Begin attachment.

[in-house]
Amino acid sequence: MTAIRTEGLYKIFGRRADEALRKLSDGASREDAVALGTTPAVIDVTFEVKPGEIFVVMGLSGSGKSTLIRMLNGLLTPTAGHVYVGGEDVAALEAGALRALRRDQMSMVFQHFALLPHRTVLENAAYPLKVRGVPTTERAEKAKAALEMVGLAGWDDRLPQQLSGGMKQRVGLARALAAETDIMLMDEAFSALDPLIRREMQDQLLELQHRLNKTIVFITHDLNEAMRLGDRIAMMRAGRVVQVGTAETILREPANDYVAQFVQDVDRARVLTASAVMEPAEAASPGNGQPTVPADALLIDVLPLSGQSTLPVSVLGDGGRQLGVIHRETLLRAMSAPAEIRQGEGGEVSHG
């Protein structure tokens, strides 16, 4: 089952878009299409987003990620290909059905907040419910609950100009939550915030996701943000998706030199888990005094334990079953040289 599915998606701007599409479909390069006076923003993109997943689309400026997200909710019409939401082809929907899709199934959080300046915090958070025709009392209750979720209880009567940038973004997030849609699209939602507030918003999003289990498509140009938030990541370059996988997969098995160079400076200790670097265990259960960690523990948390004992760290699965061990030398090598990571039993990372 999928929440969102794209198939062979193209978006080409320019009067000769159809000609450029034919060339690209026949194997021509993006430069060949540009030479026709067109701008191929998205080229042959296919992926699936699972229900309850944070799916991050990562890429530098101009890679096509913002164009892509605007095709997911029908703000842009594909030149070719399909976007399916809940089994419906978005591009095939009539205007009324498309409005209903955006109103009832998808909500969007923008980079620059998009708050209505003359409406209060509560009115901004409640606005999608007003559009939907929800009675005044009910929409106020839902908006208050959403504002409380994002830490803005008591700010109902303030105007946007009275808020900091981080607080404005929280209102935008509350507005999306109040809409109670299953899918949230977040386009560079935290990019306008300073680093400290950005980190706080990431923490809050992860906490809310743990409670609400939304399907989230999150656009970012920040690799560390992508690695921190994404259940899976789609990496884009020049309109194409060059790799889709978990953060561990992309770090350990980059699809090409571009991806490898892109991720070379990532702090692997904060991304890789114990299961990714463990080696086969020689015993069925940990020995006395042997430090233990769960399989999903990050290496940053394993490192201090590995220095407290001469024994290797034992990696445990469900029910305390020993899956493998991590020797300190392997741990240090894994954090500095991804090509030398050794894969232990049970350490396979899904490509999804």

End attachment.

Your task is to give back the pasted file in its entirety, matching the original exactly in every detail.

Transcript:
[in-house]
Amino acid sequence: MTAIRTEGLYKIFGRRADEALRKLSDGASREDAVALGTTPAVIDVTFEVKPGEIFVVMGLSGSGKSTLIRMLNGLLTPTAGHVYVGGEDVAALEAGALRALRRDQMSMVFQHFALLPHRTVLENAAYPLKVRGVPTTERAEKAKAALEMVGLAGWDDRLPQQLSGGMKQRVGLARALAAETDIMLMDEAFSALDPLIRREMQDQLLELQHRLNKTIVFITHDLNEAMRLGDRIAMMRAGRVVQVGTAETILREPANDYVAQFVQDVDRARVLTASAVMEPAEAASPGNGQPTVPADALLIDVLPLSGQSTLPVSVLGDGGRQLGVIHRETLLRAMSAPAEIRQGEGGEVSHG
């Protein structure tokens, strides 16, 4: 089952878009299409987003990620290909059905907040419910609950100009939550915030996701943000998706030199888990005094334990079953040289 599915998606701007599409479909390069006076923003993109997943689309400026997200909710019409939401082809929907899709199934959080300046915090958070025709009392209750979720209880009567940038973004997030849609699209939602507030918003999003289990498509140009938030990541370059996988997969098995160079400076200790670097265990259960960690523990948390004992760290699965061990030398090598990571039993990372 999928929440969102794209198939062979193209978006080409320019009067000769159809000609450029034919060339690209026949194997021509993006430069060949540009030479026709067109701008191929998205080229042959296919992926699936699972229900309850944070799916991050990562890429530098101009890679096509913002164009892509605007095709997911029908703000842009594909030149070719399909976007399916809940089994419906978005591009095939009539205007009324498309409005209903955006109103009832998808909500969007923008980079620059998009708050209505003359409406209060509560009115901004409640606005999608007003559009939907929800009675005044009910929409106020839902908006208050959403504002409380994002830490803005008591700010109902303030105007946007009275808020900091981080607080404005929280209102935008509350507005999306109040809409109670299953899918949230977040386009560079935290990019306008300073680093400290950005980190706080990431923490809050992860906490809310743990409670609400939304399907989230999150656009970012920040690799560390992508690695921190994404259940899976789609990496884009020049309109194409060059790799889709978990953060561990992309770090350990980059699809090409571009991806490898892109991720070379990532702090692997904060991304890789114990299961990714463990080696086969020689015993069925940990020995006395042997430090233990769960399989999903990050290496940053394993490192201090590995220095407290001469024994290797034992990696445990469900029910305390020993899956493998991590020797300190392997741990240090894994954090500095991804090509030398050794894969232990049970350490396979899904490509999804």